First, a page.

The six founders of the European Communities (European Coal and Steel Community, European Community, Euratom)

The Inner Six, also known as the Six, the Six founders, or the founding members of the European Union, refers to Belgium, France, Germany, Italy, Luxembourg, and Netherlands, the six founding member states of the European Communities, now succeeded by the European Union.


The Inner Six are those who responded to the Schuman Declaration's call for the pooling of coal and steel resources under a common High Authority. The six signed the Treaty of Paris creating the European Coal and Steel Community on 18 April 1951 (which came into force on 23 July 1952). Following on from this, they attempted to create a European Defence Community: with the idea of allowing West Germany to rearm under the authority of a common European military command, a treaty was signed in 1952. However the plan was rejected by the Senate of France, which also scuppered the draft treaty for a European Political Community (which would have created a political federation to ensure democratic control over the new European army).

Dependency on overseas oil and the steady exhaustion of coal deposits led to the idea of an atomic energy community (a separate Community was favoured by Monnet, rather than simply extending the powers of the ECSC as suggested by the Common Assembly). However, the Benelux countries (Belgium, the Netherlands, and Luxembourg) and Germany desired a common market. In order to reconcile the two ideas, both communities would be created.[1] Thus, the six went on to sign the Treaties of Rome in 1957, establishing the European Economic Community and the European Atomic Energy Community. The institutions of these communities would later be merged in 1967, leading to them collectively being known as the "European Communities".

Inner Six and Outer Seven

The "Inner Six" were in contrast to the outer seven group of countries who formed the European Free Trade Association rather than engage in supranational European integration. Five of the Outer Seven would themselves later join the European Communities.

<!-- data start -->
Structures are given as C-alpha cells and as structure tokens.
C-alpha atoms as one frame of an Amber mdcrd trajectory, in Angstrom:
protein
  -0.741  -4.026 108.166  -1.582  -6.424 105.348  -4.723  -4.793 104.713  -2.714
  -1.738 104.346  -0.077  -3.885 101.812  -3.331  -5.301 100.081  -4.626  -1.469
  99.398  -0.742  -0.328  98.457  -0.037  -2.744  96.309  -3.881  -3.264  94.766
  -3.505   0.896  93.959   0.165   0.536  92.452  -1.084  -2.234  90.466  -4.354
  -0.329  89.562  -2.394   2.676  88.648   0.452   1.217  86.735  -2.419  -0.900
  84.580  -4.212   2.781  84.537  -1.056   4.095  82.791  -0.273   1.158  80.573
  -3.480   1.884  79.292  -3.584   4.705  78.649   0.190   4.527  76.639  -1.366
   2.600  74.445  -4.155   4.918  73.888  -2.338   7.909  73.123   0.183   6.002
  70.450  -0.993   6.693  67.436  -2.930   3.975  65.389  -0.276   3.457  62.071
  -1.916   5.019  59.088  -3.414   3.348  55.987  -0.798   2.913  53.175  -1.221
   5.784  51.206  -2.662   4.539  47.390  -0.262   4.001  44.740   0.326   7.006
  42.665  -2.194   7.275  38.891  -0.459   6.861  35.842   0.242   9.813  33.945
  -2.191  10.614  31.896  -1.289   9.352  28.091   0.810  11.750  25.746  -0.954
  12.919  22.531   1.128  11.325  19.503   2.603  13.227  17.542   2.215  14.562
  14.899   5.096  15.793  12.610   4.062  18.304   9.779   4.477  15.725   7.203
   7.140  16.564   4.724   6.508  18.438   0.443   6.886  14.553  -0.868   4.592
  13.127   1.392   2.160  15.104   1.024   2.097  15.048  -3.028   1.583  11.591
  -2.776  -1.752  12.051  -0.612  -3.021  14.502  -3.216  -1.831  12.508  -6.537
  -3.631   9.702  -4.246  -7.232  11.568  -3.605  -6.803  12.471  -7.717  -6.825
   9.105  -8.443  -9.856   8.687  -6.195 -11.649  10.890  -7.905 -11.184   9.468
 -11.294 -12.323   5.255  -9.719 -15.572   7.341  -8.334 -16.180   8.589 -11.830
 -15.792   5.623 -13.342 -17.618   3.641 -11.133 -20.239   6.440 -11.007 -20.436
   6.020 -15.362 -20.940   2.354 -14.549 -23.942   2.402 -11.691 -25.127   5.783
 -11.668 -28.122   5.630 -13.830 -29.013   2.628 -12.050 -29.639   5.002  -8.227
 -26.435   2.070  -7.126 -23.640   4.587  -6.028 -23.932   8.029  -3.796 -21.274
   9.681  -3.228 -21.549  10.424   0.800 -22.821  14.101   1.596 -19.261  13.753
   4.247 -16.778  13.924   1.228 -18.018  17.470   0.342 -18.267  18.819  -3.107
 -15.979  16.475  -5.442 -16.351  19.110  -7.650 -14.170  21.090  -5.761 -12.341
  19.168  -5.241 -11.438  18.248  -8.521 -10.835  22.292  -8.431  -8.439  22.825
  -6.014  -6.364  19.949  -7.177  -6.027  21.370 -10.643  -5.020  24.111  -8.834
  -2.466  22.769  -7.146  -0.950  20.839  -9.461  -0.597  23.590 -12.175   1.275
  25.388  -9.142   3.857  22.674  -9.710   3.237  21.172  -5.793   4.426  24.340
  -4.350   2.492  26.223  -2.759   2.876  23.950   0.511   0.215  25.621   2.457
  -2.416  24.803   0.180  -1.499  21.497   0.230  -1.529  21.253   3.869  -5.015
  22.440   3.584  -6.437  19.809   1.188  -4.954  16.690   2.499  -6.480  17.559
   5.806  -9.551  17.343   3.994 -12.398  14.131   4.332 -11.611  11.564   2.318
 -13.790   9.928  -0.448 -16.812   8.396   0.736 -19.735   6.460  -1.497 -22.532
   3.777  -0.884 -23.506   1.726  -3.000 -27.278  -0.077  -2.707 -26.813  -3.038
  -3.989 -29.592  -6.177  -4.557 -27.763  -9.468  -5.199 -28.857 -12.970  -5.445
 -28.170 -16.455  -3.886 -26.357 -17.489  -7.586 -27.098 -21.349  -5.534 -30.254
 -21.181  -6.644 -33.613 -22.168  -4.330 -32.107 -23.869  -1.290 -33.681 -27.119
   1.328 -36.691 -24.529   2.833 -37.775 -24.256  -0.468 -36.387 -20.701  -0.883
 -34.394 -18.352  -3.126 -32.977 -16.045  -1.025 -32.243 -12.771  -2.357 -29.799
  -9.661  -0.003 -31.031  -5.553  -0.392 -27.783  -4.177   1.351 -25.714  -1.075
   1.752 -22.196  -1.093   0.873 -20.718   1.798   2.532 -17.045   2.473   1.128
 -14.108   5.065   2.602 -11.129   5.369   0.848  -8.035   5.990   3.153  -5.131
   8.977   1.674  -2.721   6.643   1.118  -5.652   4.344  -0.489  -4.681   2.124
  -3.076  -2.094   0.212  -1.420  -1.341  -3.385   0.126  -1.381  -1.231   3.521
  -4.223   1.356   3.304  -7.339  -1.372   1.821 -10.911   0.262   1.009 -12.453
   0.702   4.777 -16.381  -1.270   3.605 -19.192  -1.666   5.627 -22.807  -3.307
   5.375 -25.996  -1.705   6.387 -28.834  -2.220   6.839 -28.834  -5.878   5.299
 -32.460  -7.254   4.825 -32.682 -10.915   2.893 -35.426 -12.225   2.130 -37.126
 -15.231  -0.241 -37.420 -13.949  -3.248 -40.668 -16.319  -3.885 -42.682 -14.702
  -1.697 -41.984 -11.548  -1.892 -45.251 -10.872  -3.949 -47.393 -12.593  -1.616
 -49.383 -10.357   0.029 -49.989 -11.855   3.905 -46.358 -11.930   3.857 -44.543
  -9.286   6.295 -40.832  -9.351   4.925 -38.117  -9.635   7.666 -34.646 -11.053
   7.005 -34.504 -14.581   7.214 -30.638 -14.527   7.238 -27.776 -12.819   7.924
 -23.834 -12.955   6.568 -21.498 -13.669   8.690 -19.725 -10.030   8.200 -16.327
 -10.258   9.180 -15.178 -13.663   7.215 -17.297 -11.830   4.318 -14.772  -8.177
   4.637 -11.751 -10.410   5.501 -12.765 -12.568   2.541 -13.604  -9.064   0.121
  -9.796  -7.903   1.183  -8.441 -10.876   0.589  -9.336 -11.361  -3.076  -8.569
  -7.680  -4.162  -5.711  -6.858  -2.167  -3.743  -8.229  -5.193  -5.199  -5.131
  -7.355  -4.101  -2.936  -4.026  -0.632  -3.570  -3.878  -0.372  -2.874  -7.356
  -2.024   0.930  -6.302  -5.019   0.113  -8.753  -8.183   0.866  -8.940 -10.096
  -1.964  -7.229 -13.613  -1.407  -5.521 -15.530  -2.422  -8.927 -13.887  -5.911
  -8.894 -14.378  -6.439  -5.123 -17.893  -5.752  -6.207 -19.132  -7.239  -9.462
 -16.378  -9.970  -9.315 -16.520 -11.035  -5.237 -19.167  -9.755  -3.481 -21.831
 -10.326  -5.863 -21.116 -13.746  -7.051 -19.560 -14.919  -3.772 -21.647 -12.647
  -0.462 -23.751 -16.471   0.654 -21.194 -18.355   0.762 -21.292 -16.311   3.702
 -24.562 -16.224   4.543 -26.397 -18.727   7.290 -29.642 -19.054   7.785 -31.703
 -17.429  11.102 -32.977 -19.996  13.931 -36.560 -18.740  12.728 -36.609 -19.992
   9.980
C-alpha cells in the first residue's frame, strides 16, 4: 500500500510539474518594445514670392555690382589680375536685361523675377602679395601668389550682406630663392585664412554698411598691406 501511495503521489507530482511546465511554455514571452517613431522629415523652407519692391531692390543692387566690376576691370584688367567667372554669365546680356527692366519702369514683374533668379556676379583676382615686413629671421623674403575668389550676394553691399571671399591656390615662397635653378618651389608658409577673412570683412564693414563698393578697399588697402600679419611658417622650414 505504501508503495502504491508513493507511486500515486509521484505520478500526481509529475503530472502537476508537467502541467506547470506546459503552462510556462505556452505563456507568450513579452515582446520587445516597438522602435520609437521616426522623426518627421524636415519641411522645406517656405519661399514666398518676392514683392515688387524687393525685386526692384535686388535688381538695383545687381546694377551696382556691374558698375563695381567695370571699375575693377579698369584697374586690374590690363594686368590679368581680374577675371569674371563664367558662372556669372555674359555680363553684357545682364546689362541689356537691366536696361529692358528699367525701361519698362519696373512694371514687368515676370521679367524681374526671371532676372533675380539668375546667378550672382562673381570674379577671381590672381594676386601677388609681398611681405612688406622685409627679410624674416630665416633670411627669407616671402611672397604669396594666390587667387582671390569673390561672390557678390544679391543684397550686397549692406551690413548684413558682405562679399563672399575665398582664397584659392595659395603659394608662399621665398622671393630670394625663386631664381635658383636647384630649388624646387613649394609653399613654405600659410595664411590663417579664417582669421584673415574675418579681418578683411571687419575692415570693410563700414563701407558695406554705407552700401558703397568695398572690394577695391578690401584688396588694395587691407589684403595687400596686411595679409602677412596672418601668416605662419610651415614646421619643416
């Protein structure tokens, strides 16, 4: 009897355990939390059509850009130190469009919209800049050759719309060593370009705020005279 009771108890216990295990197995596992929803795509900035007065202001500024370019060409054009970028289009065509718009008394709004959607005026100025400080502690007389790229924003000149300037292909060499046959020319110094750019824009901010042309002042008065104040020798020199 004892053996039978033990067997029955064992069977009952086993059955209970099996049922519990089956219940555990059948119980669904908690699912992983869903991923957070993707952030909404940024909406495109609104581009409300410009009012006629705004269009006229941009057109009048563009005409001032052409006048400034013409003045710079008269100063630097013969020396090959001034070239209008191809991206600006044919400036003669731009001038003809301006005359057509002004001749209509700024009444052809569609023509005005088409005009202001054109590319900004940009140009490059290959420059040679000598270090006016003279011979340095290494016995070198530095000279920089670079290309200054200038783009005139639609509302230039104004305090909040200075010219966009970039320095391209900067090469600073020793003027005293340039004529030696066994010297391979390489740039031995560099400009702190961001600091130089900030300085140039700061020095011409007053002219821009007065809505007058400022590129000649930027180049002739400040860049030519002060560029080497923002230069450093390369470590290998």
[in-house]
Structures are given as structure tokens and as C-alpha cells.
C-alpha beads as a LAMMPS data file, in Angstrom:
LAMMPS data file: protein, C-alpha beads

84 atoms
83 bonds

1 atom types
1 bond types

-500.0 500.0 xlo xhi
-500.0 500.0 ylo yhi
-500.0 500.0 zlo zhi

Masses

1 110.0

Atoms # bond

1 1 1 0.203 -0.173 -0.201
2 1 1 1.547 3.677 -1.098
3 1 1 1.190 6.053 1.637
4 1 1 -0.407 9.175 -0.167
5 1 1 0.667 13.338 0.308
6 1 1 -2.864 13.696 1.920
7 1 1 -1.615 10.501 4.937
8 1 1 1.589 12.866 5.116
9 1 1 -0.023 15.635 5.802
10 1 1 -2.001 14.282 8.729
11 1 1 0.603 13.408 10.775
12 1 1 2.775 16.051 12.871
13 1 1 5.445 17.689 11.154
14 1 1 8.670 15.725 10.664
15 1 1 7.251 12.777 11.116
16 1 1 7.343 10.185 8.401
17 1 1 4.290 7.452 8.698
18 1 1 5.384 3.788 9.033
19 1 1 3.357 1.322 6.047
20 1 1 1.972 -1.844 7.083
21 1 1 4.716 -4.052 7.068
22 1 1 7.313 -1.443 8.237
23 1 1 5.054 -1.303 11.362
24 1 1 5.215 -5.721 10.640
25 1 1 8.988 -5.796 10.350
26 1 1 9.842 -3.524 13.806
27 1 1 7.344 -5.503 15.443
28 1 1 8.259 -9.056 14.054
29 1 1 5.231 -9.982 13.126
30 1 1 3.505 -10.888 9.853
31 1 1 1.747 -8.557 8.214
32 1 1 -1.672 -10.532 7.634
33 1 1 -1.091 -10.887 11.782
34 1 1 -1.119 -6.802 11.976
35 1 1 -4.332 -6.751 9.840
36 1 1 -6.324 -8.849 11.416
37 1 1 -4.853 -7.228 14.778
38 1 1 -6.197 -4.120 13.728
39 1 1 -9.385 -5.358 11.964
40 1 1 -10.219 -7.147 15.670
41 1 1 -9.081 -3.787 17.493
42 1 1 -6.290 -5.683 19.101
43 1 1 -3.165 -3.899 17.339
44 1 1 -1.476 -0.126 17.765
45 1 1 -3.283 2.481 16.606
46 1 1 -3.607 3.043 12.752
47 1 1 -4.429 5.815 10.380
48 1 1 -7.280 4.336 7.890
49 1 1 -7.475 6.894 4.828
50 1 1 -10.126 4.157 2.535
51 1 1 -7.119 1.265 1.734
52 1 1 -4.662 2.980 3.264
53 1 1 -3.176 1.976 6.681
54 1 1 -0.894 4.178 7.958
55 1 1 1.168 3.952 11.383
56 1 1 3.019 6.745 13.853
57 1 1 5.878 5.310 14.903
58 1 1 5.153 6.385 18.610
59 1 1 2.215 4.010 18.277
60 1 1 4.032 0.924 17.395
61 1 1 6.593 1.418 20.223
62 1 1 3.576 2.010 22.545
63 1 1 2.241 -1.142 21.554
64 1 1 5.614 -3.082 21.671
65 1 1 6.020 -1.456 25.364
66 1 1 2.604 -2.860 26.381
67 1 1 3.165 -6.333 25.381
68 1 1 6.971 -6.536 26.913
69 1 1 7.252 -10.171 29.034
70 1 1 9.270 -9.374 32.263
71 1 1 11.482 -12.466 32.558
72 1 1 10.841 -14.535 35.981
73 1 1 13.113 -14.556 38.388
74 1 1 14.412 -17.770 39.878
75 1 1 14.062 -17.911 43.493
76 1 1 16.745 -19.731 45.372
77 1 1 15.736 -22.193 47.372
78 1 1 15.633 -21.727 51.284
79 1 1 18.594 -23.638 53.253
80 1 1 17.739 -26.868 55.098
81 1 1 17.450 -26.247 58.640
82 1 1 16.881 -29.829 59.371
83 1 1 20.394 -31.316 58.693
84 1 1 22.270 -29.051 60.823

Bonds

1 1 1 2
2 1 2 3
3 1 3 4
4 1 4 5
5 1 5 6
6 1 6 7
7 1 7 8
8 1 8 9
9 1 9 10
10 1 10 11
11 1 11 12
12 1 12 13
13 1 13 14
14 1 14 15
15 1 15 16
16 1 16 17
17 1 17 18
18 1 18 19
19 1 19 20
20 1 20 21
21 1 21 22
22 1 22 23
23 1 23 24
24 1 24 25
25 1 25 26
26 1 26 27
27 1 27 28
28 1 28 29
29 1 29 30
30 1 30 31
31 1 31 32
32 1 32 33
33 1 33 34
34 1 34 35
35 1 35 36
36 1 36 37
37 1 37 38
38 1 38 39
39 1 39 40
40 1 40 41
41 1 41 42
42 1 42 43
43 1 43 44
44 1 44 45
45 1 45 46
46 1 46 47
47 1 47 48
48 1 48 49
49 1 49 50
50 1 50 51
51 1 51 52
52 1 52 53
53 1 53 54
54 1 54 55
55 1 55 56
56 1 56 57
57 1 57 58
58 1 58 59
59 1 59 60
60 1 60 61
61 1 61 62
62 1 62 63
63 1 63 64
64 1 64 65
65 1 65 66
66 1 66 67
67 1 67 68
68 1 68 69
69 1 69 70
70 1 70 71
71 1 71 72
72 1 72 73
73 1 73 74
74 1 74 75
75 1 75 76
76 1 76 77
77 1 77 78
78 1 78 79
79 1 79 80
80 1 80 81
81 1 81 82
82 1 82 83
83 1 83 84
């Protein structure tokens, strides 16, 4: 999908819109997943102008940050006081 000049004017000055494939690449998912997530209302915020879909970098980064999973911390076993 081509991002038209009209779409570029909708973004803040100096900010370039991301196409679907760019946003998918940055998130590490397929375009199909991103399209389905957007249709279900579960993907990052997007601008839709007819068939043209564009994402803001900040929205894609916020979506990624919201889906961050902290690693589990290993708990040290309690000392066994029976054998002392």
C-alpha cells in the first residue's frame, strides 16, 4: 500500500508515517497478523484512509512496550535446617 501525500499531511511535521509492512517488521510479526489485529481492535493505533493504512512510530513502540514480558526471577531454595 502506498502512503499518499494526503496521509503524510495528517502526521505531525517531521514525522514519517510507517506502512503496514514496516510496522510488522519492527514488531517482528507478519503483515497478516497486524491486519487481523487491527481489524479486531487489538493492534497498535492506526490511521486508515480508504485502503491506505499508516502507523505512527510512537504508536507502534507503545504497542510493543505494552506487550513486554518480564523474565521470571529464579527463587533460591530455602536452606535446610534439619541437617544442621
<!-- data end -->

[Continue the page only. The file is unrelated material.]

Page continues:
European Union EC Members (Inner Six) EFTA Members (Outer Seven)
The EC Inner Six alongside the EFTA Outer Seven from 1960 to 1972
  EC Members (Inner Six)
  EFTA members (Outer Seven)

The six would continue in their co-operation until 1973 when they were joined by two of the Outer Seven (UK and Denmark) and Ireland.

Enlargement and Brexit: Nine, Ten, Twelve, Fifteen, and beyond

The events of the 1956 Suez Crisis showed the United Kingdom that it could no longer operate alone, instead turning to the United States and the European Communities. The United Kingdom, along with Denmark, Ireland and Norway, applied for membership in 1960. However, then–French President Charles de Gaulle saw British membership of the Community as a Trojan horse for United States interests, and hence stated he would veto British membership.[2] The four countries resubmitted their applications on 11 May 1967 and with Georges Pompidou succeeding Charles de Gaulle as French President, the veto was lifted. Negotiations began in 1970 and two years later the accession treaties were signed with all but Norway acceding to the Community (Norway rejected membership in a 1972 referendum). In 1981 Greece joined the European Community, bringing the number to ten. After its democratic revolution, Portugal would also leave EFTA to join the Communities in 1986, along with Spain. The twelve were joined by Sweden, Austria and Finland (which had joined EFTA in 1986) in 1995, leaving only Norway and Switzerland as the remaining members of the original outer seven, although EFTA had gained two new members (Iceland and Liechtenstein) in the intervening time. On the other hand, membership of the Communities, now the European Union (EU), had reached 28. With the approval of Brexit, which saw the United Kingdom leave the EU on 31 January 2020 after a June 2016 referendum and political negotiations, the EU currently has 27 members.

Modern "inner" groups

Today, there are still some groups within the European Union integrating faster than others, for example the eurozone and Schengen Area (see: Opt-outs in the European Union). The Treaty of Lisbon includes provisions for a group of countries to integrate without the inclusions of others if they do not wish to join in as, following the rejection of the European Constitution, some leaders wished to create an inner, more highly integrated federal Europe within a slower-moving EU.

The Inner Six are today among the most integrated members of the EU.

Participant Schengen AFSJ CFR Euro EEA ESM EFC SRM Euro+ CSDP Prüm Patent Divorce Symbols
Belgium Belgium x x x x x x x x x x x x x x
France France x x x x x x x x x x x x x x
Germany Germany x x x x x x x x x x x x x x
Italy Italy x x x x x x x x x x x x x x
Luxembourg Luxembourg x x x x x x x x x x x x x x
Netherlands Netherlands x x x x x x x x x x x x o o

 x  – member

 o  – non-member

See also